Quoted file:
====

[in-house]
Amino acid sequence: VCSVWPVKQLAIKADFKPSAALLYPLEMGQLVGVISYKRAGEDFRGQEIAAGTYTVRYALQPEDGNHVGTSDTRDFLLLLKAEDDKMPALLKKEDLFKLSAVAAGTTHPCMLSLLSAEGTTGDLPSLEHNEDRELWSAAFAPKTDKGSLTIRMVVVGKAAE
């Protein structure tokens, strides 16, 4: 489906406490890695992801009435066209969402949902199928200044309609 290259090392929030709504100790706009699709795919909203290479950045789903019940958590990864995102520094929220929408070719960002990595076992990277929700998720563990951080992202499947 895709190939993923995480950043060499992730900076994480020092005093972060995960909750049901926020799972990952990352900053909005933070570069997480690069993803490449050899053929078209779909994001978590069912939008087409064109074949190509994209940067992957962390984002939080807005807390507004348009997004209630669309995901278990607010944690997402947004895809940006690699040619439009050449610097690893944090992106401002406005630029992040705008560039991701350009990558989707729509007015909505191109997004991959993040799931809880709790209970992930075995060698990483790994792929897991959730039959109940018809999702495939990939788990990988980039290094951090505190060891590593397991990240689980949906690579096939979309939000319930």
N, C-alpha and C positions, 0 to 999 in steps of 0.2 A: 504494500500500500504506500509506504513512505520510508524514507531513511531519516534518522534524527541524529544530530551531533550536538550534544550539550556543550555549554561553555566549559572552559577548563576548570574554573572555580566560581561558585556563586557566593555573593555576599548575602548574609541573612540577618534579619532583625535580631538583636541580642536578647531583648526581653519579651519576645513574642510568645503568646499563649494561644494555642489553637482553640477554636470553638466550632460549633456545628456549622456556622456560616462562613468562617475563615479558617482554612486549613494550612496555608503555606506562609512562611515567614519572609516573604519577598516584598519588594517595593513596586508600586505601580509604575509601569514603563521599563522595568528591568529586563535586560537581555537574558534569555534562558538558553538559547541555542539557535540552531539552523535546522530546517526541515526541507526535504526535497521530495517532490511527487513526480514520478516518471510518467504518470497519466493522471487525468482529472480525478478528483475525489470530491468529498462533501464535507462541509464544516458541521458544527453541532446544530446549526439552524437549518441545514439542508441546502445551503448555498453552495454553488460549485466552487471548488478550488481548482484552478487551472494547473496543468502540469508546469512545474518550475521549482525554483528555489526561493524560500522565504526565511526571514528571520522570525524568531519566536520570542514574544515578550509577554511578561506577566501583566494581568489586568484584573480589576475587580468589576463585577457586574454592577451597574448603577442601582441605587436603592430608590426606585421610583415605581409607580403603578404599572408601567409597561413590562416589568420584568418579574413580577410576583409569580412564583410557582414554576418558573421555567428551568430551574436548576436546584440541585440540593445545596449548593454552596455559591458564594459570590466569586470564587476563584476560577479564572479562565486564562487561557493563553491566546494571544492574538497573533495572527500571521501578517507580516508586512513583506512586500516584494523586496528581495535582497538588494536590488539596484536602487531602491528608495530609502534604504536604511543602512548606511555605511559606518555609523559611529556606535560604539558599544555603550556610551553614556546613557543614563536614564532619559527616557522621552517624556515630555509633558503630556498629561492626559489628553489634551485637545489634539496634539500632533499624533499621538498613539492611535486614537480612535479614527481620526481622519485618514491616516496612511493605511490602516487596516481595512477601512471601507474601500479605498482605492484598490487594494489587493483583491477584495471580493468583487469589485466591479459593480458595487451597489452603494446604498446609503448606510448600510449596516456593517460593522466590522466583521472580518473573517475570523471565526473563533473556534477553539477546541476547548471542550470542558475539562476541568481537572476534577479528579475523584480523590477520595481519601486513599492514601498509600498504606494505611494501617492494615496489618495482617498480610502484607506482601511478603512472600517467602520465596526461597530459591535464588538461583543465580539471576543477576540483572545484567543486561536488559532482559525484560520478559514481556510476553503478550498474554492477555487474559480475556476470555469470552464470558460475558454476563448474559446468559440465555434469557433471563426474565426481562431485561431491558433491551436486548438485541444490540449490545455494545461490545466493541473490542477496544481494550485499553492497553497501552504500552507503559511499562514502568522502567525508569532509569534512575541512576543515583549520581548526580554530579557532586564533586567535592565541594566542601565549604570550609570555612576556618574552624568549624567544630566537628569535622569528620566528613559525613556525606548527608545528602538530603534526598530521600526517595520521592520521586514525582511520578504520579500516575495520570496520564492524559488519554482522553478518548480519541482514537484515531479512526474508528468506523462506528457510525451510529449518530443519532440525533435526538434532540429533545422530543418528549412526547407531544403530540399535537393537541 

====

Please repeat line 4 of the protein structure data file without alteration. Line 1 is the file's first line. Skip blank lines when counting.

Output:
N, C-alpha and C positions, 0 to 999 in steps of 0.2 A: 504494500500500500504506500509506504513512505520510508524514507531513511531519516534518522534524527541524529544530530551531533550536538550534544550539550556543550555549554561553555566549559572552559577548563576548570574554573572555580566560581561558585556563586557566593555573593555576599548575602548574609541573612540577618534579619532583625535580631538583636541580642536578647531583648526581653519579651519576645513574642510568645503568646499563649494561644494555642489553637482553640477554636470553638466550632460549633456545628456549622456556622456560616462562613468562617475563615479558617482554612486549613494550612496555608503555606506562609512562611515567614519572609516573604519577598516584598519588594517595593513596586508600586505601580509604575509601569514603563521599563522595568528591568529586563535586560537581555537574558534569555534562558538558553538559547541555542539557535540552531539552523535546522530546517526541515526541507526535504526535497521530495517532490511527487513526480514520478516518471510518467504518470497519466493522471487525468482529472480525478478528483475525489470530491468529498462533501464535507462541509464544516458541521458544527453541532446544530446549526439552524437549518441545514439542508441546502445551503448555498453552495454553488460549485466552487471548488478550488481548482484552478487551472494547473496543468502540469508546469512545474518550475521549482525554483528555489526561493524560500522565504526565511526571514528571520522570525524568531519566536520570542514574544515578550509577554511578561506577566501583566494581568489586568484584573480589576475587580468589576463585577457586574454592577451597574448603577442601582441605587436603592430608590426606585421610583415605581409607580403603578404599572408601567409597561413590562416589568420584568418579574413580577410576583409569580412564583410557582414554576418558573421555567428551568430551574436548576436546584440541585440540593445545596449548593454552596455559591458564594459570590466569586470564587476563584476560577479564572479562565486564562487561557493563553491566546494571544492574538497573533495572527500571521501578517507580516508586512513583506512586500516584494523586496528581495535582497538588494536590488539596484536602487531602491528608495530609502534604504536604511543602512548606511555605511559606518555609523559611529556606535560604539558599544555603550556610551553614556546613557543614563536614564532619559527616557522621552517624556515630555509633558503630556498629561492626559489628553489634551485637545489634539496634539500632533499624533499621538498613539492611535486614537480612535479614527481620526481622519485618514491616516496612511493605511490602516487596516481595512477601512471601507474601500479605498482605492484598490487594494489587493483583491477584495471580493468583487469589485466591479459593480458595487451597489452603494446604498446609503448606510448600510449596516456593517460593522466590522466583521472580518473573517475570523471565526473563533473556534477553539477546541476547548471542550470542558475539562476541568481537572476534577479528579475523584480523590477520595481519601486513599492514601498509600498504606494505611494501617492494615496489618495482617498480610502484607506482601511478603512472600517467602520465596526461597530459591535464588538461583543465580539471576543477576540483572545484567543486561536488559532482559525484560520478559514481556510476553503478550498474554492477555487474559480475556476470555469470552464470558460475558454476563448474559446468559440465555434469557433471563426474565426481562431485561431491558433491551436486548438485541444490540449490545455494545461490545466493541473490542477496544481494550485499553492497553497501552504500552507503559511499562514502568522502567525508569532509569534512575541512576543515583549520581548526580554530579557532586564533586567535592565541594566542601565549604570550609570555612576556618574552624568549624567544630566537628569535622569528620566528613559525613556525606548527608545528602538530603534526598530521600526517595520521592520521586514525582511520578504520579500516575495520570496520564492524559488519554482522553478518548480519541482514537484515531479512526474508528468506523462506528457510525451510529449518530443519532440525533435526538434532540429533545422530543418528549412526547407531544403530540399535537393537541 